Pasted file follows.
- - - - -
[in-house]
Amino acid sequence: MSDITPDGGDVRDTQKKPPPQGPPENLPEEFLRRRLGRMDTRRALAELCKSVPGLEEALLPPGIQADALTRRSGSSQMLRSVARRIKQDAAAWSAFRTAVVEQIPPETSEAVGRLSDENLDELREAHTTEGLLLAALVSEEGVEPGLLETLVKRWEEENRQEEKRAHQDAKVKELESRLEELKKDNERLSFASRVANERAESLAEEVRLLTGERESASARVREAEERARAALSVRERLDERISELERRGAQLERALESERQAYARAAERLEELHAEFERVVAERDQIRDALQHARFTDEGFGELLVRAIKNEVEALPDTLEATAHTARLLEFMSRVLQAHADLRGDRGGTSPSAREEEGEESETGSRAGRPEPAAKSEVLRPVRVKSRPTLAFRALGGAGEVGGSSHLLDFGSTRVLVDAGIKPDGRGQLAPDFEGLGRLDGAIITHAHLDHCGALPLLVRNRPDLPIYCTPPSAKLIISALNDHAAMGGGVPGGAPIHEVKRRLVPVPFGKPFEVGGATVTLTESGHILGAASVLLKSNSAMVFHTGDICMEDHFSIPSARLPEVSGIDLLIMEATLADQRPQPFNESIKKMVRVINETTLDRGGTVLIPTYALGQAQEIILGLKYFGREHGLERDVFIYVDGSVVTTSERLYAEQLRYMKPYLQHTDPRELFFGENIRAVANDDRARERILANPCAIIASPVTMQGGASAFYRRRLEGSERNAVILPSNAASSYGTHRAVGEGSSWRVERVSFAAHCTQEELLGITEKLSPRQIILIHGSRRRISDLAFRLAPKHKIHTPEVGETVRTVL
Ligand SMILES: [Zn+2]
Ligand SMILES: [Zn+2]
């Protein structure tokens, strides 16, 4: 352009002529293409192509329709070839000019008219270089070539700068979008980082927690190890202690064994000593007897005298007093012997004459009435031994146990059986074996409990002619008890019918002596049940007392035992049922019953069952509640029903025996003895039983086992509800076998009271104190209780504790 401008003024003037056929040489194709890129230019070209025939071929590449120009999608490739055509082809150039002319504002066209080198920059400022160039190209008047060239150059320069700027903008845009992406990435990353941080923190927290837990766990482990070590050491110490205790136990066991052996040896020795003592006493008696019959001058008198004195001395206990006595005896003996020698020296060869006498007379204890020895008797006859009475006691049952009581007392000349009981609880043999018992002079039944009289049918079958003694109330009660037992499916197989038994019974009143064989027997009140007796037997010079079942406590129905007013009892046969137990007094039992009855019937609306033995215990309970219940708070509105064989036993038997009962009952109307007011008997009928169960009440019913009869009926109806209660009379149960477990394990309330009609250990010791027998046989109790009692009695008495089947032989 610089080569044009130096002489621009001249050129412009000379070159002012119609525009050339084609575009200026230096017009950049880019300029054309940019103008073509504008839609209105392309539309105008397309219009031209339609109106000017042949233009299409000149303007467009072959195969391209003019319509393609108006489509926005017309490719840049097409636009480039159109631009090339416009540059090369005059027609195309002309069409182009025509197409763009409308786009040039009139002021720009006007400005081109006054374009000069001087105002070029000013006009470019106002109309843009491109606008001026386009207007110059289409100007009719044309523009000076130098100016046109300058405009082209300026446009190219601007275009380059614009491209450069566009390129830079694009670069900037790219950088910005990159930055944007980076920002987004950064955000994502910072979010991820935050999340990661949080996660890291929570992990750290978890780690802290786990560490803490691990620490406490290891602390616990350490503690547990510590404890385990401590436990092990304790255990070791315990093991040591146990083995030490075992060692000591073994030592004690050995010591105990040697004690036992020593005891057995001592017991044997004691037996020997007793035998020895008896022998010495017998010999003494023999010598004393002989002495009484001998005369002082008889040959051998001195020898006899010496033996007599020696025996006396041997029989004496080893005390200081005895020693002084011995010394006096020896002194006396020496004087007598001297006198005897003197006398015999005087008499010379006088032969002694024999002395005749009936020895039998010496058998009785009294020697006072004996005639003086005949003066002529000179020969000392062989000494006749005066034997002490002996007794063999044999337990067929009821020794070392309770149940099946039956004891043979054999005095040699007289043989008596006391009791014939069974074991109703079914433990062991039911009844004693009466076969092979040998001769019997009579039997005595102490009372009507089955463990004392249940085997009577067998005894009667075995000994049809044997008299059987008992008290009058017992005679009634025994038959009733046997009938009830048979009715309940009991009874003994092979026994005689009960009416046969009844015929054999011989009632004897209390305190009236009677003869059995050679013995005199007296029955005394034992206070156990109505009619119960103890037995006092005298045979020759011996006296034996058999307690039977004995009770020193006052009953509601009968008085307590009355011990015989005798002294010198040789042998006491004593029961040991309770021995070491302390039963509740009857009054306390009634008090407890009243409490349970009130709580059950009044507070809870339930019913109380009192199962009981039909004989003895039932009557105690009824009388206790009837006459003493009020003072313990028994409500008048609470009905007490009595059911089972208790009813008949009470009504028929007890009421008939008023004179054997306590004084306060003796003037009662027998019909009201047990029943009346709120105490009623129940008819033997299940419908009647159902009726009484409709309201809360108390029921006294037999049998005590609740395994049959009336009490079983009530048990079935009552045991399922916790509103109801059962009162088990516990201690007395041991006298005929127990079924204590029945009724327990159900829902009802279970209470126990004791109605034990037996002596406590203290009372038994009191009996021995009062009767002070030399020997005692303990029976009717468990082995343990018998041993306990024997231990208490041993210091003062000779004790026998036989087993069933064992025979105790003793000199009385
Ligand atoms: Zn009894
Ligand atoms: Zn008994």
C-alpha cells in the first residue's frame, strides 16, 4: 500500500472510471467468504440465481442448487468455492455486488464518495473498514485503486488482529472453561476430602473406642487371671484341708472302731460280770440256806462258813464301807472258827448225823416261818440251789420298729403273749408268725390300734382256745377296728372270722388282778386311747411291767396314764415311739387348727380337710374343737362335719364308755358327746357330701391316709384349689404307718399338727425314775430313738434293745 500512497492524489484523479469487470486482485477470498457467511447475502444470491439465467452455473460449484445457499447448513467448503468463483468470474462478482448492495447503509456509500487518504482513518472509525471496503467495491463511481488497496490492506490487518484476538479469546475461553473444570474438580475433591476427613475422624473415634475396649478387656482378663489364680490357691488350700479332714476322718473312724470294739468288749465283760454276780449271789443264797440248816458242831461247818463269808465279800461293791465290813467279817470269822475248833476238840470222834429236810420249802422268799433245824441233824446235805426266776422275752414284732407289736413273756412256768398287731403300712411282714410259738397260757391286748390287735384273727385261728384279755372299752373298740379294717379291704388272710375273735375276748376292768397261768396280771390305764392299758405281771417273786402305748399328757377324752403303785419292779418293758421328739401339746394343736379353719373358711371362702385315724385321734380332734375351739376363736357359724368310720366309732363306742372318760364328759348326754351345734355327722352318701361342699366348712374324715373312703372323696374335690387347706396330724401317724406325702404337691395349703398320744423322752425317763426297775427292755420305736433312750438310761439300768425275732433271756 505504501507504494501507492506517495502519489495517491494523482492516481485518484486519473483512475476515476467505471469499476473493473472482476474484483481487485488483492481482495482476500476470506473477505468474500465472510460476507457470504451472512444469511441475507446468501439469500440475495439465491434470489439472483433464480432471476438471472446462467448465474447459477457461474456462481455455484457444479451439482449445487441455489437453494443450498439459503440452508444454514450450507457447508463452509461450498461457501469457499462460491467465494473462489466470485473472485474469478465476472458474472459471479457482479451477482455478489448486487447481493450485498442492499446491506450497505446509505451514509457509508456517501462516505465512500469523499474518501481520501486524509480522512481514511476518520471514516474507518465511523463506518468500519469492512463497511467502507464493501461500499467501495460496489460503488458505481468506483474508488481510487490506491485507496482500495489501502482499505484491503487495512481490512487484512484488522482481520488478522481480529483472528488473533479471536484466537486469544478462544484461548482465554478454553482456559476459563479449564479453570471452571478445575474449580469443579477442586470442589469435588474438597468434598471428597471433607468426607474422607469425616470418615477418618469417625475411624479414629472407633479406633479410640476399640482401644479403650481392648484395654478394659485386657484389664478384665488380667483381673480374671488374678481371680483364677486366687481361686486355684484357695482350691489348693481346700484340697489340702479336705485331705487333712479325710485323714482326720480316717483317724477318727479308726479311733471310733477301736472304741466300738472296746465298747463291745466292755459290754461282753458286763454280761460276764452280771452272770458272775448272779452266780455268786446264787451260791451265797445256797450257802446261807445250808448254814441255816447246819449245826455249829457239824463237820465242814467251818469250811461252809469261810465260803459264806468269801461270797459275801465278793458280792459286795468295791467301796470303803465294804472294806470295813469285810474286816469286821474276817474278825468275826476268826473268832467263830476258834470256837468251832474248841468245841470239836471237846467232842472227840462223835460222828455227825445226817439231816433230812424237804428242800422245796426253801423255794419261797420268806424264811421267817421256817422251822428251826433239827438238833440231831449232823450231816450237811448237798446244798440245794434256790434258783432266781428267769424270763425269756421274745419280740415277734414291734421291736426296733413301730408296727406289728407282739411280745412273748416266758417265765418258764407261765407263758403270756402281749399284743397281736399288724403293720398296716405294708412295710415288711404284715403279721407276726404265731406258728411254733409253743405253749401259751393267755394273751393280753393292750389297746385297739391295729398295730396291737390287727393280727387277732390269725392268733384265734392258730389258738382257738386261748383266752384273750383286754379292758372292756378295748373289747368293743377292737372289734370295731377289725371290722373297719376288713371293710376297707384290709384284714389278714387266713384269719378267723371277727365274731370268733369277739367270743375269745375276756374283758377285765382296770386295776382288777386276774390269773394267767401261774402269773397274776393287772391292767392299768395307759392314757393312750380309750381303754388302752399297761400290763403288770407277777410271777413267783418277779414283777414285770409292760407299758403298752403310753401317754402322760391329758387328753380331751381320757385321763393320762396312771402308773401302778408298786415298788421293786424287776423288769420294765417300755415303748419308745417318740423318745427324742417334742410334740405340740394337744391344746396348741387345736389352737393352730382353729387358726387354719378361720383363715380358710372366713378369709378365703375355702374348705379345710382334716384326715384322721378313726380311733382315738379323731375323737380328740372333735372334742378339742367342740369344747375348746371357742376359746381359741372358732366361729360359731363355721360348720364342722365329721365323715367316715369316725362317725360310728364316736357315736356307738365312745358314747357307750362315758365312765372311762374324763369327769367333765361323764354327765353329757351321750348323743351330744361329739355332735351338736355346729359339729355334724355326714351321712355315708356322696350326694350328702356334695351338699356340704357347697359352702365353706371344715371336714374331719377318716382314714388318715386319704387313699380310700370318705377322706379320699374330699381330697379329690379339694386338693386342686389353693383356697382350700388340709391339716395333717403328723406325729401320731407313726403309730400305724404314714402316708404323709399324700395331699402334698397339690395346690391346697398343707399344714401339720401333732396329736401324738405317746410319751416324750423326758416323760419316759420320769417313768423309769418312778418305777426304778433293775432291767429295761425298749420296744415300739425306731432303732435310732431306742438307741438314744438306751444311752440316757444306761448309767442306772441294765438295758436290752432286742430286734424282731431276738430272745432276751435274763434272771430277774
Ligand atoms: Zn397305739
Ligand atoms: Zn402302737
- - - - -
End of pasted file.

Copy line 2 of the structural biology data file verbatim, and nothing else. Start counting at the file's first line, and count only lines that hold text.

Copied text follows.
Amino acid sequence: MSDITPDGGDVRDTQKKPPPQGPPENLPEEFLRRRLGRMDTRRALAELCKSVPGLEEALLPPGIQADALTRRSGSSQMLRSVARRIKQDAAAWSAFRTAVVEQIPPETSEAVGRLSDENLDELREAHTTEGLLLAALVSEEGVEPGLLETLVKRWEEENRQEEKRAHQDAKVKELESRLEELKKDNERLSFASRVANERAESLAEEVRLLTGERESASARVREAEERARAALSVRERLDERISELERRGAQLERALESERQAYARAAERLEELHAEFERVVAERDQIRDALQHARFTDEGFGELLVRAIKNEVEALPDTLEATAHTARLLEFMSRVLQAHADLRGDRGGTSPSAREEEGEESETGSRAGRPEPAAKSEVLRPVRVKSRPTLAFRALGGAGEVGGSSHLLDFGSTRVLVDAGIKPDGRGQLAPDFEGLGRLDGAIITHAHLDHCGALPLLVRNRPDLPIYCTPPSAKLIISALNDHAAMGGGVPGGAPIHEVKRRLVPVPFGKPFEVGGATVTLTESGHILGAASVLLKSNSAMVFHTGDICMEDHFSIPSARLPEVSGIDLLIMEATLADQRPQPFNESIKKMVRVINETTLDRGGTVLIPTYALGQAQEIILGLKYFGREHGLERDVFIYVDGSVVTTSERLYAEQLRYMKPYLQHTDPRELFFGENIRAVANDDRARERILANPCAIIASPVTMQGGASAFYRRRLEGSERNAVILPSNAASSYGTHRAVGEGSSWRVERVSFAAHCTQEELLGITEKLSPRQIILIHGSRRRISDLAFRLAPKHKIHTPEVGETVRTVL